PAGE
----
Debt Ratios for Home Lending
Lenders use a ratio called "debt to income" to decide the most you can pay monthly after your other monthly debts are paid.
How to figure your qualifying ratio
In general, conventional mortgage loans need a qualifying ratio of 28/36. FHA loans are a little less strict, requiring a 29/41 ratio.
The first number in a qualifying ratio is the maximum percentage of your gross monthly income that can be applied to housing costs (this includes principal and interest, PMI, hazard insurance, property tax, and HOA dues).
The second number is what percent of your gross income every month which can be spent on housing costs and recurring debt. Recurring debt includes auto/boat payments, child support and credit card payments.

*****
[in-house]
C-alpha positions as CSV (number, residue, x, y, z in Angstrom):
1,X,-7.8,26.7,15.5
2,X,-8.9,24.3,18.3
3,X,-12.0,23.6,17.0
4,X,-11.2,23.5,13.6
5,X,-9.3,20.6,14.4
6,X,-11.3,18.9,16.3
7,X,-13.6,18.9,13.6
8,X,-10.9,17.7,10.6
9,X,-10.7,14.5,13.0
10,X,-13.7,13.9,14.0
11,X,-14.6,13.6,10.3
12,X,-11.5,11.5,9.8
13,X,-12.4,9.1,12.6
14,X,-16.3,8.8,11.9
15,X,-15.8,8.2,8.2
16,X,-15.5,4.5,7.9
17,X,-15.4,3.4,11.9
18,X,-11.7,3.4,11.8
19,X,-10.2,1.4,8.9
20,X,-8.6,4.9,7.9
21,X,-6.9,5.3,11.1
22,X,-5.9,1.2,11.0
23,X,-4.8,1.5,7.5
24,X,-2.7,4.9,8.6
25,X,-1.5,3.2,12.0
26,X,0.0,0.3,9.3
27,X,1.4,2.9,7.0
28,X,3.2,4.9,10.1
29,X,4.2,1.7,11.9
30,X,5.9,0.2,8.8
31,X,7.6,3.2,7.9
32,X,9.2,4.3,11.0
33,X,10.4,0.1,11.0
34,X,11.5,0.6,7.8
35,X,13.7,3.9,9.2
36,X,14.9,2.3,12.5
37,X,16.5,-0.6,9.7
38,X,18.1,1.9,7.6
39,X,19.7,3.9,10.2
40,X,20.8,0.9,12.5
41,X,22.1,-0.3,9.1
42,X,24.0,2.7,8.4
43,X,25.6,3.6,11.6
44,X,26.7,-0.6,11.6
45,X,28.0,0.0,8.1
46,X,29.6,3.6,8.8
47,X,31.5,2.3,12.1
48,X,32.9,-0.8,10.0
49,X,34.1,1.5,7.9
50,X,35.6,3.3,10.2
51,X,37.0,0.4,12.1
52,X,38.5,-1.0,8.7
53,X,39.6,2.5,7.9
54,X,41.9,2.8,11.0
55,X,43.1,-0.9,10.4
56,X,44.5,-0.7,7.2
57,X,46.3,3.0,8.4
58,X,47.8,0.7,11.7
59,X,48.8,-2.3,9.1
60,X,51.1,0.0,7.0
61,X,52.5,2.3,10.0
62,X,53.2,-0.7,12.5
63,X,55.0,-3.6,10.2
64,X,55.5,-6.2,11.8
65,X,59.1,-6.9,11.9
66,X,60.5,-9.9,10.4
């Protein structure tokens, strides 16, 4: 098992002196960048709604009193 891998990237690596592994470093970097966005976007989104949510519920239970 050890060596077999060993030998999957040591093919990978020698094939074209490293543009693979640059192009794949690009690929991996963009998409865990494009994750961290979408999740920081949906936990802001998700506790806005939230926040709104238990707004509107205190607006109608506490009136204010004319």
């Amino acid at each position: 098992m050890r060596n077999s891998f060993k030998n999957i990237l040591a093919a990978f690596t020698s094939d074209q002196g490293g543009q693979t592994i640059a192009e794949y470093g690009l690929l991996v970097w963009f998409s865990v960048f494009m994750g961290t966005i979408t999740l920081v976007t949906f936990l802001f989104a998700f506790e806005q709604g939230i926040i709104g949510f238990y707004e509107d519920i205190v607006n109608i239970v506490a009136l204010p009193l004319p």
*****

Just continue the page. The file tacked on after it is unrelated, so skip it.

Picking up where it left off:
Some example data:
- Gross monthly income of $2,700 x .28 = $756 can be applied to housing
- Gross monthly income of $2,700 x .36 = $972 can be applied to recurring debt plus housing expenses
With a 29/41 (FHA) qualifying ratio
- Gross monthly income of $2,700 x .29 = $783 can be applied to housing
- Gross monthly income of $2,700 x .41 = $1,107 can be applied to recurring debt plus housing expenses
If you'd like to calculate pre-qualification numbers with your own financial data, we offer a Loan Pre-Qualification Calculator.
Remember these are just guidelines. We will be happy to go over pre-qualification to help you determine how much you can afford.
Chase Mortgage can walk you through the pitfalls of getting a mortgage. Call us: 435-755-6622.